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Pocahontas Experiences Growth; Housing Needs Continue


  In the two years since Peco Foods started operations in northeast Arkansas, one northeast Arkansas town has seen an explosion of growth.  Pocahontas has seen an influx of people coming to the town to work at Peco.  The last Census numbers show that Pocahontas has a population of 6,800…but Mayor Kary Story thinks that number now is close to 8,500..and growing.  Story says when Peco announced they were coming to Randolph County in 2014, a plan was put in place to start building housing.

“We created new zones in our city that helped with expediting the process of building living quarters in Pocahontas,” said Story.

He tells how many developers started working on the project.

“At least five developers came in and started building apartment complexes and some homes that are for rent, thanks to the rezoning laws.”

Numerous development projects and apartment complexes are in town now, and several people have come in to flip homes for use.

“That is still taking place and we love it because it takes old properties that were unsightly and makes them livable properties,” said Story.

Story says that kind of work is continuing in the town because there is still a need for more housing in Pocahontas.  He says the amount of sales tax revenue has gone up considerably since the 2014 announcement.  Story says when comparing sales tax revenue then to today, there is at least a one-million-dollar increase.  He says a lot of the new people that have come in are Marshallese.  An event will take place Saturday to provide details to the Marshallese about services and other city-related information.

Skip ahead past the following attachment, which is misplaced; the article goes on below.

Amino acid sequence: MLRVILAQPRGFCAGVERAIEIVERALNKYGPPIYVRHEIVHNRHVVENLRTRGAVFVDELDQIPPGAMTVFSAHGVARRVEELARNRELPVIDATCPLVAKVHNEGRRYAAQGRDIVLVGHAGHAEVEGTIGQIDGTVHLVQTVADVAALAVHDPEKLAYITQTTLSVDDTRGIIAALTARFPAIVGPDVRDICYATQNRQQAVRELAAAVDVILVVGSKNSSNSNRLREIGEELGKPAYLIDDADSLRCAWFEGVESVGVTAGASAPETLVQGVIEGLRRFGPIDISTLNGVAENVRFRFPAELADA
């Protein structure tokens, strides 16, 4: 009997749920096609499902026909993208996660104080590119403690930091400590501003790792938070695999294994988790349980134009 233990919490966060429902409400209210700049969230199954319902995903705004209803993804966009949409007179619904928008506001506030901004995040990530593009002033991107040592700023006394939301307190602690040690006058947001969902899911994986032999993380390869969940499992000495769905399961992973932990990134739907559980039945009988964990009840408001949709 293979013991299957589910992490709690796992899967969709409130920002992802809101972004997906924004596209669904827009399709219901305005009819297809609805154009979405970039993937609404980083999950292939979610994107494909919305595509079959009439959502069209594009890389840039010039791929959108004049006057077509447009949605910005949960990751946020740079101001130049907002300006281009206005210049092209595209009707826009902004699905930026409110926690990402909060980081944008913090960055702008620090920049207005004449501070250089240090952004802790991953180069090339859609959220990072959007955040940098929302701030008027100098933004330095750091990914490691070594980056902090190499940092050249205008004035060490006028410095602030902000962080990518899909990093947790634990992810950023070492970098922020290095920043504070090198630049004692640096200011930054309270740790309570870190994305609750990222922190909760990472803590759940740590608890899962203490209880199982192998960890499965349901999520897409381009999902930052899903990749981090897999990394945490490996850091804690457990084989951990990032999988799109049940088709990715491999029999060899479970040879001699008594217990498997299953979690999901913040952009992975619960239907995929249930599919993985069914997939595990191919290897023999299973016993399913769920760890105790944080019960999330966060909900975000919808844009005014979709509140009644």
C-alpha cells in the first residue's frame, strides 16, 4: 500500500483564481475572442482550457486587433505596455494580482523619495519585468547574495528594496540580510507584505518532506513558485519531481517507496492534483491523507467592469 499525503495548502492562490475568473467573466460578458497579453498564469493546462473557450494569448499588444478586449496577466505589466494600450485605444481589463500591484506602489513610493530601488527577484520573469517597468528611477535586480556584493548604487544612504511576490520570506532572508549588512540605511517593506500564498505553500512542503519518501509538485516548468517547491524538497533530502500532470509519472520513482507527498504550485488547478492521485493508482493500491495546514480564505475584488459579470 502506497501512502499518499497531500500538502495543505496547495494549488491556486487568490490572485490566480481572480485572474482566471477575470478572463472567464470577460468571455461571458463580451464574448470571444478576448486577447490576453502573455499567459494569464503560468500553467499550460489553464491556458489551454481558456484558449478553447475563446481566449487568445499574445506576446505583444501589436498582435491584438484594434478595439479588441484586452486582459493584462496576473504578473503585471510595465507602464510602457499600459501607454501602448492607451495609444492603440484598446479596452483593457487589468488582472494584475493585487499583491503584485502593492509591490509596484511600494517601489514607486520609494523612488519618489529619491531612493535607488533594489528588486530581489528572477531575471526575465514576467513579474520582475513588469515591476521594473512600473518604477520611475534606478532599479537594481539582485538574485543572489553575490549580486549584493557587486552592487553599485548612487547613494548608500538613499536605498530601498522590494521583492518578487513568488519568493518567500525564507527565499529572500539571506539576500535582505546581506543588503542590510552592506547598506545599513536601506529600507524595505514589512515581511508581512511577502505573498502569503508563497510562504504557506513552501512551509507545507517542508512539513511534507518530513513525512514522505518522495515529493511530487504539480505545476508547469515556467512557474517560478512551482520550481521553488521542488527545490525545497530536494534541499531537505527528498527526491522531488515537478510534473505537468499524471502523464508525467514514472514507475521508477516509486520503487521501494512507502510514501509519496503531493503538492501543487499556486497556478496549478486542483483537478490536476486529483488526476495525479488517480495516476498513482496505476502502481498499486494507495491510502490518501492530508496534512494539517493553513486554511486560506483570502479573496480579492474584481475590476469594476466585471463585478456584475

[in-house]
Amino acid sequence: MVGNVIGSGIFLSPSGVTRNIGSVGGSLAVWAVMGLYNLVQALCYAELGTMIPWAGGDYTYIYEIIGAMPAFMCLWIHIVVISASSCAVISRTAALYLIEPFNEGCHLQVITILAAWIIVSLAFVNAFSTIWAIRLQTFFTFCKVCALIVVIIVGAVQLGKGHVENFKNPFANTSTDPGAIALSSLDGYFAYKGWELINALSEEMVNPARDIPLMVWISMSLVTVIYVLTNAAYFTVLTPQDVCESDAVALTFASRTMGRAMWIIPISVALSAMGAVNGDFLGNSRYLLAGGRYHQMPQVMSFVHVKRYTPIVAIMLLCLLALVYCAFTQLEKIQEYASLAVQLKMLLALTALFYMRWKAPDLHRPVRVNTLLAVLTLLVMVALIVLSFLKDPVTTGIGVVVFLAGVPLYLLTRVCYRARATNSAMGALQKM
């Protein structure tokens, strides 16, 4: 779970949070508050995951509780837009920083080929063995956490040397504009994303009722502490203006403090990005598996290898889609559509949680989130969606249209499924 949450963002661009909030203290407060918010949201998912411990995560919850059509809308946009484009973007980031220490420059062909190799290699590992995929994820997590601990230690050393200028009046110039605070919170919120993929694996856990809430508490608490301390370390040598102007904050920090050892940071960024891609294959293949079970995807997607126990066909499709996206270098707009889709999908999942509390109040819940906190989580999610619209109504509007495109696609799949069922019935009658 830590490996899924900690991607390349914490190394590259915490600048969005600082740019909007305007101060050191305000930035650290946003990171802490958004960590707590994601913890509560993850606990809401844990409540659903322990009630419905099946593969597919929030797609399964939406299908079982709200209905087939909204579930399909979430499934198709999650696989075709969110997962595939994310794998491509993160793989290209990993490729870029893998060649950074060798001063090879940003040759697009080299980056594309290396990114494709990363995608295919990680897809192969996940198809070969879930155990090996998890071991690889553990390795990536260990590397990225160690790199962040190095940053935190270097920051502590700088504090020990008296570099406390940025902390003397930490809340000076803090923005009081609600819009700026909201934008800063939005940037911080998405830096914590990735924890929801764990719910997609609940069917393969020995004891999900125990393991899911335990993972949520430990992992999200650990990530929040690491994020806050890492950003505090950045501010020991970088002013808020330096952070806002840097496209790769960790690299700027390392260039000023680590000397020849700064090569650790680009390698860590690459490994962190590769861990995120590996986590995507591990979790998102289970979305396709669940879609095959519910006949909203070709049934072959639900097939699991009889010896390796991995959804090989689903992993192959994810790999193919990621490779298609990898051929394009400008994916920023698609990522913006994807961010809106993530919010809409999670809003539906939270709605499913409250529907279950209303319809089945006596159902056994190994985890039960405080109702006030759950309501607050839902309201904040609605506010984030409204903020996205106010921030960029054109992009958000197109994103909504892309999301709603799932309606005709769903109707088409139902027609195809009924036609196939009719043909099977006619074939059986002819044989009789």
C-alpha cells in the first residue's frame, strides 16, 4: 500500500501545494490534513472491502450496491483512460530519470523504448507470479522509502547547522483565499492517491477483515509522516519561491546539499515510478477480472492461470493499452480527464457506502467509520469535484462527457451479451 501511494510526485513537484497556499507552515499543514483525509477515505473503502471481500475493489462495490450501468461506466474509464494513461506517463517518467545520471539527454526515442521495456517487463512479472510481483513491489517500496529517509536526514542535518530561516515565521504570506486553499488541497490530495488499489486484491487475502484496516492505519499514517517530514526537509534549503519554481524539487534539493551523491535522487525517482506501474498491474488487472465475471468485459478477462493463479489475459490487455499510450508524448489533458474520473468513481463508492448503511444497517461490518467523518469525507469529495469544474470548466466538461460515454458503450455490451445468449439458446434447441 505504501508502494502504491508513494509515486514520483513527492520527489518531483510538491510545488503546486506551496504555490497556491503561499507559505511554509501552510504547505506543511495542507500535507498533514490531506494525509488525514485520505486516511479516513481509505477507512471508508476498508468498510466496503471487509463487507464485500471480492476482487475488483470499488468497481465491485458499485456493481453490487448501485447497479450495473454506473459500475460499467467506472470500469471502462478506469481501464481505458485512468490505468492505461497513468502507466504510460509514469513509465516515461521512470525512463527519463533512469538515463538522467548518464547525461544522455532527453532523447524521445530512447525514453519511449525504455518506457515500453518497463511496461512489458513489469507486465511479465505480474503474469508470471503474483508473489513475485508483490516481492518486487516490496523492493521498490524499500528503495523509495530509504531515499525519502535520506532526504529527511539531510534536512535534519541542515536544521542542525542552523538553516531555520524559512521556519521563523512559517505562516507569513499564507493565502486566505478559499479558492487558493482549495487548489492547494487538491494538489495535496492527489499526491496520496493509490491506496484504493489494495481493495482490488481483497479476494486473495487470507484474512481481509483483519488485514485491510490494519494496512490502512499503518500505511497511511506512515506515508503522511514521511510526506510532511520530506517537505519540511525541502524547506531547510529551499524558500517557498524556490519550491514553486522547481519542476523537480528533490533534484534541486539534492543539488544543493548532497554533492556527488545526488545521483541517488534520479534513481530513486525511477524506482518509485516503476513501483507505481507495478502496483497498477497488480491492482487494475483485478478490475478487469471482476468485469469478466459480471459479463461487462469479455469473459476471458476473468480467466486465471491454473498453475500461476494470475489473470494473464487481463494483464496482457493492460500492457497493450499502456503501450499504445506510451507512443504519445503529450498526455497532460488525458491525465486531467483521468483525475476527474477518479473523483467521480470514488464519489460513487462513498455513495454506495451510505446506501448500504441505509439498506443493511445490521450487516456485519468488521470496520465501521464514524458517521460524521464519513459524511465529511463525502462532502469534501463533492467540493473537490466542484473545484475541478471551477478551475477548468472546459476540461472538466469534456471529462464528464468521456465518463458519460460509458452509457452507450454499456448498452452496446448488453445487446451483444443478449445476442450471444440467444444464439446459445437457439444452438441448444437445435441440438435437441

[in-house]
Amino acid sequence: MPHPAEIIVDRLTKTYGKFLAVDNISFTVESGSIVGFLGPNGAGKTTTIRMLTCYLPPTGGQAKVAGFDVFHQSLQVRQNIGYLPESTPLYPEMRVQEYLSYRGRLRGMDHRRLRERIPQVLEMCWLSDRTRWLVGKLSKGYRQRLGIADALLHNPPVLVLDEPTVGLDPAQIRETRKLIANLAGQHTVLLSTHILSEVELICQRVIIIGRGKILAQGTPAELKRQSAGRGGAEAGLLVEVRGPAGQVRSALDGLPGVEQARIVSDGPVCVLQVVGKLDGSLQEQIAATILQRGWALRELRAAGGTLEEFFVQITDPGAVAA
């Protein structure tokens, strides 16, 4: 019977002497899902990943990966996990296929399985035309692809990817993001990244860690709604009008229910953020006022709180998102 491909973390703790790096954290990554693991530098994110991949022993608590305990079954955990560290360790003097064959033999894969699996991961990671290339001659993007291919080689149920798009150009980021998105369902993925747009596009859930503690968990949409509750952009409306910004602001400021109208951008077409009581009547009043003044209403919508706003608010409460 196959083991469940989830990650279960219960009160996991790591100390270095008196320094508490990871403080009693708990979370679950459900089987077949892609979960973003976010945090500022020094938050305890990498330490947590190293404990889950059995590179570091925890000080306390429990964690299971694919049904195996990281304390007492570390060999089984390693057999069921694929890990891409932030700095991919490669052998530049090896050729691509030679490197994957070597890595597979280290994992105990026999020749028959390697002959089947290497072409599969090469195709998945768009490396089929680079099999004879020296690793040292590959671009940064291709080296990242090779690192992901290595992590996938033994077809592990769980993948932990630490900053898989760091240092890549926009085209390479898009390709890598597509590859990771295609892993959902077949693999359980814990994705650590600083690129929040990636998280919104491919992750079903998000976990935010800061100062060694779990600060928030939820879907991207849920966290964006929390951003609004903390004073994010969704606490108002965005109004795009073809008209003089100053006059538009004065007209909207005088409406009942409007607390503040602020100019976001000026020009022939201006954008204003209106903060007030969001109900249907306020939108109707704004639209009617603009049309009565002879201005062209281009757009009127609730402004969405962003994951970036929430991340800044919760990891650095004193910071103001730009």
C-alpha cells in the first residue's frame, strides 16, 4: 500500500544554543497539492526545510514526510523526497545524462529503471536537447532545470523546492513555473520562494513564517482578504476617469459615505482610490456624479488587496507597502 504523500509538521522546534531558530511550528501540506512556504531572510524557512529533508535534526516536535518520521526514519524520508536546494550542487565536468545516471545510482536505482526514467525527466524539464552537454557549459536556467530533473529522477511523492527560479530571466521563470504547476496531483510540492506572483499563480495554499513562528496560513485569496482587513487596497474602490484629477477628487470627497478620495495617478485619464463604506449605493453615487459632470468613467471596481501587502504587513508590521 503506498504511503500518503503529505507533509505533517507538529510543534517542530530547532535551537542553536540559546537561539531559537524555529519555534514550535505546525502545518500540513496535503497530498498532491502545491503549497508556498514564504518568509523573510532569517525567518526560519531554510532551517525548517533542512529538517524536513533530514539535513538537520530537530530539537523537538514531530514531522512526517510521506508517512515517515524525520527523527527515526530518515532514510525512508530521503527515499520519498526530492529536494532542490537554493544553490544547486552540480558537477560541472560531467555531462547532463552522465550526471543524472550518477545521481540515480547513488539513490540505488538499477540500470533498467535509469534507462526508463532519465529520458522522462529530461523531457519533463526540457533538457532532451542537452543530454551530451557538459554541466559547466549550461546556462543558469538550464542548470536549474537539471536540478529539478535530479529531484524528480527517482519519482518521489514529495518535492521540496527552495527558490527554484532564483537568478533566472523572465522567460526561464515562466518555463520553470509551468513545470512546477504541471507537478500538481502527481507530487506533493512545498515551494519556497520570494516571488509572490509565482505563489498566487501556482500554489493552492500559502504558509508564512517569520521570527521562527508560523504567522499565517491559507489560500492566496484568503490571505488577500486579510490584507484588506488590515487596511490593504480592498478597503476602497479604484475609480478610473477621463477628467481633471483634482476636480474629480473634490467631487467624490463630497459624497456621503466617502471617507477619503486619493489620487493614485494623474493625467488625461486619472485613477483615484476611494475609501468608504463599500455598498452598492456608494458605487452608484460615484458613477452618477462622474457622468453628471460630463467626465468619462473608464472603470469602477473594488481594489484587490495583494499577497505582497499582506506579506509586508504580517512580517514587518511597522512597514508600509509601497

Johnathan Reaves is the News Director for KASU Public Radio. As part of an Air Force Family, he moved to Arkansas from Minot, North Dakota in 1986. He was first bitten by the radio bug after he graduated from Gosnell High School in 1992. While working on his undergraduate degree, he worked at KOSE, a small 1,000 watt AM commercial station in Osceola, Arkansas. Upon graduation from Arkansas State University in 1996 with a degree in Radio-Television Broadcast News, he decided that he wanted to stay in radio news. He moved to Stuttgart, Arkansas and worked for East Arkansas Broadcasters as news director and was there for 16 years.